Hah, I’ll admit I laughed out loud at that :) so now a train load of people think I’m weird.


  3. stahlwerk says:

    So is a noise source supposed to be located via overlapping hearing radius from multiple guards?

    • mechabuddha says:

      I wonder.

      “Crap, I just heard something! Hey, Bob! Did you hear something?”
      “What about you, Phil?”
      “Yeah, dude. And Sammy over there says he heard something, too.”

      • colossalstrikepackage says:

        This I would play!

      • stahlwerk says:

        A cold war submarine hidden movement game with the NATO player having access to SOSUS and the Warsaw Pact having to navigate the GIUK gap undetected, with the help of sound concealing seismic events and marine fauna…

      • Shadowcat says:

        Can someone confirm whether this is the way the game works? Rab’s description just screamed “triangulation” to me as well (which to my mind would be pretty cool).

  4. Diatribe says:

    So I’ve actually played this game. (Only once, but I enjoyed it and would play again.)

    When a guard hears something, it raises the alert level then the guard gets a free move to go investigate the noise. Under the current rules of the game, if the guards know the direction of the noise, the game would be incredibly tilted towards the guards.

    I understand the criticism that the current rules make immersion difficult. There are other complaints in that regard. For example, although the guards know when the ninja or traitor used a rope, even if they walk right by the rope they never get to know where it is.

    However, my personal opinion is that game balance and fun trump immersion. E.g., in Eclipse, it’s silly that when you modify the blueprint of your ships, you change all your ships at once (even if they’re locked down waiting for a fight to start) but that rule makes the game so much more interesting, and opens up a lot of plays and counter plays. In examples like this, and Ninja, you’d have to rewrite a huge chunk of the game to make it more immersive, and then balance/fun would suffer as a result.

    Bottom line, I enjoyed the game and I think the criticism is totally off the mark. Fun and game balance trump immersion in a good board game any day.

    • twig_reads says:

      For you. Those things trump immersion for you. Now how your personal opinion transfroms into objective fact, I can’t understand. “I don’t play like you, therefor you are wrong!”

      • Lorc says:

        They specified that they understand where the criticism comes from and that their opinion is only their opinion. There’s no need to start an argument.

    • Charupa says:

      I have also played the game and I dont have a huge problem with teh sound thing, however the thing that ruined it for me is it just was not as much fun as it should have been. The premise was Ninjas in the L5R universe, which should be super cool, yet the game was dry and slow and really not much fun.

  5. DuckAndCower says:

    Played this one once at a friend’s house. We really enjoyed it. The lack of directional hearing was a little odd, but the game’s tension and theme more than made up for it. Sometimes the mechanics can’t fit the theme completely, but that’s okay. Not all games have to be completely realistic simulations.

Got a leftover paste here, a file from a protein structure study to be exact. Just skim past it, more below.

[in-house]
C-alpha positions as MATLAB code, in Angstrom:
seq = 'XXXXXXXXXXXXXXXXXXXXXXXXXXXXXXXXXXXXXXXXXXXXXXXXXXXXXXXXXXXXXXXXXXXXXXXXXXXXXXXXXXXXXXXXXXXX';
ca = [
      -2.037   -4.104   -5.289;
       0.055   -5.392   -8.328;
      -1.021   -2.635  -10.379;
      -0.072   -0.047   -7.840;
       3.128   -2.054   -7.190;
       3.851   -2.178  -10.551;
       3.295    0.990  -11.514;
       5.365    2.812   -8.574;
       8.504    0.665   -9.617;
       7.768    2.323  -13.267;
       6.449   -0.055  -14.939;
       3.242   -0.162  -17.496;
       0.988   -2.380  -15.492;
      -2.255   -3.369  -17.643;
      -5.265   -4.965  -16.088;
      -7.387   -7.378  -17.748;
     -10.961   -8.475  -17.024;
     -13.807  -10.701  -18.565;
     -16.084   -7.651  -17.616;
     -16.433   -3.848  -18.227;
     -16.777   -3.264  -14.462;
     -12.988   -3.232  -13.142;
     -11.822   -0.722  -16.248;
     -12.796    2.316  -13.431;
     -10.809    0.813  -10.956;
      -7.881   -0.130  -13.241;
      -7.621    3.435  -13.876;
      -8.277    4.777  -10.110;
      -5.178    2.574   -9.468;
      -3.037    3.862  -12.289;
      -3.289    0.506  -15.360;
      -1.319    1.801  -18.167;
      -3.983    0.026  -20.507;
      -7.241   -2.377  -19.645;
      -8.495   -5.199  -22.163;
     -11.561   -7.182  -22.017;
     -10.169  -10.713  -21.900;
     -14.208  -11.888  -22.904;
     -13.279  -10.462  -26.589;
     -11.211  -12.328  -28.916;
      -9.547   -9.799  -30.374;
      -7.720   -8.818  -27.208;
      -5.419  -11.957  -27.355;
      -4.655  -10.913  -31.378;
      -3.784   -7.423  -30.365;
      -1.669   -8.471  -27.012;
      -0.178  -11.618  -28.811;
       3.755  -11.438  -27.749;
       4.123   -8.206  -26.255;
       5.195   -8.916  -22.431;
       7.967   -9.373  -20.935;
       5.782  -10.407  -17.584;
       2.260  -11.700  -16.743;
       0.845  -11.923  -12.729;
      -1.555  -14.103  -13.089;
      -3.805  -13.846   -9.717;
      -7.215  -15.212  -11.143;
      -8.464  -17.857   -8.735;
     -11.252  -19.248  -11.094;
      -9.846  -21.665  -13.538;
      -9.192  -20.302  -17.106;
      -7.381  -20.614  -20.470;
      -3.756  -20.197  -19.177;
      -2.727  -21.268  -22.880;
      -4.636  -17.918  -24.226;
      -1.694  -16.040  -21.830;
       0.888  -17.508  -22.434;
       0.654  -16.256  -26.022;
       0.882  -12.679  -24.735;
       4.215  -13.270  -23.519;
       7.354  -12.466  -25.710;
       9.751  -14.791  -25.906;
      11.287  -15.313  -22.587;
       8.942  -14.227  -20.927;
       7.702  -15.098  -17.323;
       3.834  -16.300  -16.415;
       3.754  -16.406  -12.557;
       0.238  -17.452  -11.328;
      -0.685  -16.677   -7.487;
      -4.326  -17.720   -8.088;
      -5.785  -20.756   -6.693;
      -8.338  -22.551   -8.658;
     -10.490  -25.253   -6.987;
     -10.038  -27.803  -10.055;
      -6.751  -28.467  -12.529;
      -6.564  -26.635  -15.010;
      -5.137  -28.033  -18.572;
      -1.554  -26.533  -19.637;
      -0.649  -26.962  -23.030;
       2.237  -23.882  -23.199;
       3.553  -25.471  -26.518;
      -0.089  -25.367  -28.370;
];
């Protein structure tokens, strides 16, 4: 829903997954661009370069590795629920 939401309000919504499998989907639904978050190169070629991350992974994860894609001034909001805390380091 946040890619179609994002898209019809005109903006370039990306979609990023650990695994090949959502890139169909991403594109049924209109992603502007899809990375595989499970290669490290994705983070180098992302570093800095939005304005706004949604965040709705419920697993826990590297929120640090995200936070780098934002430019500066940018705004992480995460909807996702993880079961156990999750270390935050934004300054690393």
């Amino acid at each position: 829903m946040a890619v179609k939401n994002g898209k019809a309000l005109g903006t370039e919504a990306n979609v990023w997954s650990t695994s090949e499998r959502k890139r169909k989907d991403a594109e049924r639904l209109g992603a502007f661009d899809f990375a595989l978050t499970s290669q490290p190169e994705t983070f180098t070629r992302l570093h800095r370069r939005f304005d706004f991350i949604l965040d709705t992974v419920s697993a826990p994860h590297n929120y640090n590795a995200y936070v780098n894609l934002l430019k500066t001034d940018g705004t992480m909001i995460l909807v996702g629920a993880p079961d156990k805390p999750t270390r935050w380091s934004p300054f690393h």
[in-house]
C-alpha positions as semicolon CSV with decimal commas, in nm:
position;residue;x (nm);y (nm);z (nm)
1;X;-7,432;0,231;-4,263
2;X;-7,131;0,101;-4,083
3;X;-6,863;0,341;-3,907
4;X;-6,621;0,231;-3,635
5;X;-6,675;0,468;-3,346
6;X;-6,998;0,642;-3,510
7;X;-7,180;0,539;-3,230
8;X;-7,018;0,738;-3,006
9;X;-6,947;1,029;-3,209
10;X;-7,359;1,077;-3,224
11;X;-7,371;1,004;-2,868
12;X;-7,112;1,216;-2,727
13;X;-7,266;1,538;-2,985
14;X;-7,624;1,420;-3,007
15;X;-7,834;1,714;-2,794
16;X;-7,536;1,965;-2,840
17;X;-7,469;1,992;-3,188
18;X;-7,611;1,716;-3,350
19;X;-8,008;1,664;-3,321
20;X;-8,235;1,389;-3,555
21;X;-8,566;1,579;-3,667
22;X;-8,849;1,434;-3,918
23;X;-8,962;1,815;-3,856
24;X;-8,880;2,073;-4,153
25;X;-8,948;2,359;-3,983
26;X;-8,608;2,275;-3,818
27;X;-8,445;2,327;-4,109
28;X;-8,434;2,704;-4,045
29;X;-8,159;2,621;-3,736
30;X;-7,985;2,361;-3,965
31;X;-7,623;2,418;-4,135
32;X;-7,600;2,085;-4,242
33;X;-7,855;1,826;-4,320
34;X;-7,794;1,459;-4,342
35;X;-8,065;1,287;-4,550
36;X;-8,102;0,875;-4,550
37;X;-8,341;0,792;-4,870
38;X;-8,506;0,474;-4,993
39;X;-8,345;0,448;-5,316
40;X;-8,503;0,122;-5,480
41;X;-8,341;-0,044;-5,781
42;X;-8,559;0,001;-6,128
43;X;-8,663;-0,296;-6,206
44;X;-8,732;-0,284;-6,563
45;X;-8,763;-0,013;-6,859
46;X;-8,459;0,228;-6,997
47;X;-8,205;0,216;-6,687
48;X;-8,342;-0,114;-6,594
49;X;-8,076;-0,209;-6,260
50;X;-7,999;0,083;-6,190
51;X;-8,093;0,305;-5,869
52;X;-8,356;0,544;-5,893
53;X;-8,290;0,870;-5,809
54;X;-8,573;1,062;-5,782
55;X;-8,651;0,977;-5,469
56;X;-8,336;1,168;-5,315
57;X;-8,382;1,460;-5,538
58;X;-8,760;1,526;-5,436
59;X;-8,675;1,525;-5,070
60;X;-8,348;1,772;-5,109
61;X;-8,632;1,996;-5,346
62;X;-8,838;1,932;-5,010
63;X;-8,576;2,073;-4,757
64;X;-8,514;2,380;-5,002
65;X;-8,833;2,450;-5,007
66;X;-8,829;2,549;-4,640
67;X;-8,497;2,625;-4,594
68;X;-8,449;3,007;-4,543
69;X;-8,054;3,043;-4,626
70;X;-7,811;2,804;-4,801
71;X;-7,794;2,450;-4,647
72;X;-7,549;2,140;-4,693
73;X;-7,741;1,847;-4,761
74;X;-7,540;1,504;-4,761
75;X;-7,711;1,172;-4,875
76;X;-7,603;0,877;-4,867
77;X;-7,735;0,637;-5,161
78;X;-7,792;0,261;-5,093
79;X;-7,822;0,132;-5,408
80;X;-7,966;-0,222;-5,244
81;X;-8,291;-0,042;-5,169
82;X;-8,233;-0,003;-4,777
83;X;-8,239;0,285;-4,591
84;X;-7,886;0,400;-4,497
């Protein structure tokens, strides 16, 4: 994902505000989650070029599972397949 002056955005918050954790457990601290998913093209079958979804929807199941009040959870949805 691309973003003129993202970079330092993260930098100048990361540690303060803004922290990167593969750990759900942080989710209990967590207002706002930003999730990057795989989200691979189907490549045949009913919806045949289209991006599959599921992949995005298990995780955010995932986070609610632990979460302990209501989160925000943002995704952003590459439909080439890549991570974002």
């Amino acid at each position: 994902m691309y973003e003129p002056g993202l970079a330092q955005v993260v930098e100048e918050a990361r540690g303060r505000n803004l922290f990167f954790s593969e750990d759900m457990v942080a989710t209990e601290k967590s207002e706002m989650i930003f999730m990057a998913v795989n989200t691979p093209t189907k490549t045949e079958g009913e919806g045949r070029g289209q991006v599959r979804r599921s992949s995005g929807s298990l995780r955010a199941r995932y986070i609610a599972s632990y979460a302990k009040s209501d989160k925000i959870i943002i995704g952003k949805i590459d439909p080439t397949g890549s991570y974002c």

6. Richie Shoemaker says:

    I played Panic Station a couple of weeks back and it was one immersion breaker after another. I so wanted to like it but couldn’t.

  7. Michael Fogg says:

    Can’t this problem be mitigated easily with a ‘house rule’ which states, say, that the square from which the noise comes from is announced to the defending player? I mean, unlike a video game, a board game can be changed to suit the likes of the players with no problem.

    • Joshua Northey says:

      That would make the game MUCH too easy for the guards.

    • Baines says:

      The game is presumably balanced to the guard player not knowing the direction. I’ve mostly heard positive things about this game elsewhere, so the existing rules do seem to work. If you change how hearing works, then you’d likely have to change even more mechanics to rebalance the game.

  8. Joshua Northey says:

    It sounds like you don’t understand how these two player logic games play out. Of all the silly things to get up in arms about.

    If you don’t want to play games that make you think and require that you know logic admit that. Sooooo many games have abstractions MUCH worse than this that you just gleefully gloss over. Then this game has this one little abstraction and you bail? If it is a bad game and you didn’t like it it is a bad game, but it seems odd when your main criticism seems to be:

    A) A mechanic you don’t seem to understand the purpose of or how to make use of.
    B) A nit picky complaint about a minor abstraction in an industry filled with crazy abstractions.

    That isn’t even getting into the point that location of point sound sources can be a lot harder than you realize in complex environments. Sometimes it is easy, but sometimes it is very deceptive.

    • BisonHero says:

      It sounds like you don’t understand how these two player logic games play out.
      If you don’t want to play games that make you think and require that you know logic admit that.
      A) A mechanic you don’t seem to understand the purpose of or how to make use of.

      Ahh, the old “you must be bad at games” defense. A classic.
      Robert and his compatriots all just had the reaction that the abstraction in question was just too dumb. He didn’t say it was a bad mechanic that didn’t work within the rules of the game, but he did say that it thematically worked for exactly NO ONE at the table. Board games are a social experience, and when the whole group thinks a mechanic is silly, unless the gameplay is the second coming of Christ, interest in the game drops off.

      • Joshua Northey says:

        Fair enough, but I find that exactly these mechanics where they rely on people’s knowledge of or ability to use logic are the ones that are most lost on people. They then decry the game a failure despite them not understanding how to play it. its like the two player Jack the Ripper game. Or mastermind.

        People who don’t get Mastermind hate it and think its terrible because it is just a guessing game and all luck and you don’t get nearly enough guesses. People who know logic know you can frequently get the answer very quickly with a few well thought out guesses and inferences.